and successful research scientist but also an effective mentor to future graduate students.

Individuals who pursue a biomedical graduate degree are expected to take responsibility for their own scientific
and professional development. Faculty who advise students are expected to fulfill the responsibilities of a
mentor, including the provision of scientific training, guidance, instruction in the responsible conduct of
research and research ethics, and financial support. The faculty advisor also performs a critical function as a
scientific role model for the graduate student.




Core Tenets of Pre-doctoral Training
Institutional Commitment

Institutions that train biomedical graduate students must be committed to establishing and maintaining
high-quality training programs with the highest scientific and ethical standards. Institutions should work to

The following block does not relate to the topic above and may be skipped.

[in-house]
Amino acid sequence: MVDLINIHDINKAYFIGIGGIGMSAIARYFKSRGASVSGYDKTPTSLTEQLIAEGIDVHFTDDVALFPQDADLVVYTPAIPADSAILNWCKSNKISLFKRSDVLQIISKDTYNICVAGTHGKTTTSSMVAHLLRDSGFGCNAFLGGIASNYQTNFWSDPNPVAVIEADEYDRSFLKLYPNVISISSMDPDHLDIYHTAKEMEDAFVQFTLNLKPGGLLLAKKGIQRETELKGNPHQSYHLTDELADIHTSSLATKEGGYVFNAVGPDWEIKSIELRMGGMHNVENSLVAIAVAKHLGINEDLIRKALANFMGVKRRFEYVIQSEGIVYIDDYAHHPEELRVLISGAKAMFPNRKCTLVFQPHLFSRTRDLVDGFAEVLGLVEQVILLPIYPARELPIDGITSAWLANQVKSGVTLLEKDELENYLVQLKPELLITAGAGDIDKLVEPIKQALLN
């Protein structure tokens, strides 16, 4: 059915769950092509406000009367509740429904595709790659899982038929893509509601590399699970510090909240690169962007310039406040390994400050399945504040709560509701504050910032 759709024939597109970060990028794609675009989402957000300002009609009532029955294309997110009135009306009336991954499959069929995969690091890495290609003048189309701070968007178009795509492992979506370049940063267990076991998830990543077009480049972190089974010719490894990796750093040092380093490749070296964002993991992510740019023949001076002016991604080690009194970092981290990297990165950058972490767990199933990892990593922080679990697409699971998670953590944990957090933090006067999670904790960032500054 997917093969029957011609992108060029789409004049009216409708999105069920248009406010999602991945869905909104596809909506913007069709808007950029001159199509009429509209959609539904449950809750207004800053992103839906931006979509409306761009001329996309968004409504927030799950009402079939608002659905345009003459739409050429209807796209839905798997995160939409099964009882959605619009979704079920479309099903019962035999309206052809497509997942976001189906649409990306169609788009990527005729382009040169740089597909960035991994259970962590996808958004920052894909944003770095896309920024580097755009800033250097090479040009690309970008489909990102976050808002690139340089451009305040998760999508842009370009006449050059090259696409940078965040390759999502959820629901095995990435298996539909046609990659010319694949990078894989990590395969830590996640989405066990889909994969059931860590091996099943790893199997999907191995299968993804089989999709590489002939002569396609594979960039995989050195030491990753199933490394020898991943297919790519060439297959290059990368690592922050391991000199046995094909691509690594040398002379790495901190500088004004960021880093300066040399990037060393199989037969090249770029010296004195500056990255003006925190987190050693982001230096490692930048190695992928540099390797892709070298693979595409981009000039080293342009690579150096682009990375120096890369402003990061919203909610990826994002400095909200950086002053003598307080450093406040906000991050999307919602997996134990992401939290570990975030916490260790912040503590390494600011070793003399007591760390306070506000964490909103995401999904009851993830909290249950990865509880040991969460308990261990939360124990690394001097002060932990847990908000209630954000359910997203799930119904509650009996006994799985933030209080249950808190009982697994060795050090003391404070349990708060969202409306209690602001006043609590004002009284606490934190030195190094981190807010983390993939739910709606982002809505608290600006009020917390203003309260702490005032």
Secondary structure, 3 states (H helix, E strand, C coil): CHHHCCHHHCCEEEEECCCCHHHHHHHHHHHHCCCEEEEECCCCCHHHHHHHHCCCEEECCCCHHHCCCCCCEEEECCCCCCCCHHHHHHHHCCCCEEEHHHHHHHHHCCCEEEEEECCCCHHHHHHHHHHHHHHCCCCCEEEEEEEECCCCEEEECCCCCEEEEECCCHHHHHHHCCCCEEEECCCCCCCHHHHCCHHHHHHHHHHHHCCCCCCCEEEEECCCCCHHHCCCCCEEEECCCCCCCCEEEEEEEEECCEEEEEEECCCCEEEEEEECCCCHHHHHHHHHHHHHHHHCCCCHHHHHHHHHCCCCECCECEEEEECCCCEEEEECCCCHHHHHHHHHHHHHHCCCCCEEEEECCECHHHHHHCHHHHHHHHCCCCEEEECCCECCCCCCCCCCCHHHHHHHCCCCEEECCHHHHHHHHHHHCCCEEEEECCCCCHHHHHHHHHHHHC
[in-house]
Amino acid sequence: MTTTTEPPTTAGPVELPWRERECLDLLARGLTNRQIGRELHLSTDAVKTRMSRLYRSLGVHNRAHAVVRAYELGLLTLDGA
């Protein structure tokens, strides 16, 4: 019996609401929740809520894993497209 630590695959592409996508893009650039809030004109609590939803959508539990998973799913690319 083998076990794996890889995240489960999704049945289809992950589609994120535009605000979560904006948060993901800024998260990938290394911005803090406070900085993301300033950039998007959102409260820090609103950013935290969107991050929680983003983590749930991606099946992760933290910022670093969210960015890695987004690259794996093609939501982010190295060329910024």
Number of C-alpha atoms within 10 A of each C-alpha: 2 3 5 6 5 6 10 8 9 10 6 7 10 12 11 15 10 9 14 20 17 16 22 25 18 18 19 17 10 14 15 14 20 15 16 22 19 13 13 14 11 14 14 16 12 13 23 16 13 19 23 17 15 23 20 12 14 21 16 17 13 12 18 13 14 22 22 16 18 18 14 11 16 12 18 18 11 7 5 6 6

ensure that students who complete their programs are well-trained and possess the foundational skills and
values that will allow them to mature into independent scientific professionals of integrity. Institutions should
provide oversight for the length of study, program integrity, stipend levels, benefits, grievance procedures,
and other matters relevant to the education of graduate students. Additionally, they should recognize and
reward their graduate training faculty.

Program Commitment

Graduate programs should endeavor to establish graduate training programs that provide students with
the skills necessary to function independently in a scientific setting by the time they graduate. Programs
should strive to maintain scientifically relevant course offerings and research opportunities. Programs should
establish clear parameters for outcomes assessment and closely monitor the progress of graduate students
during their course of study.

Quality Mentoring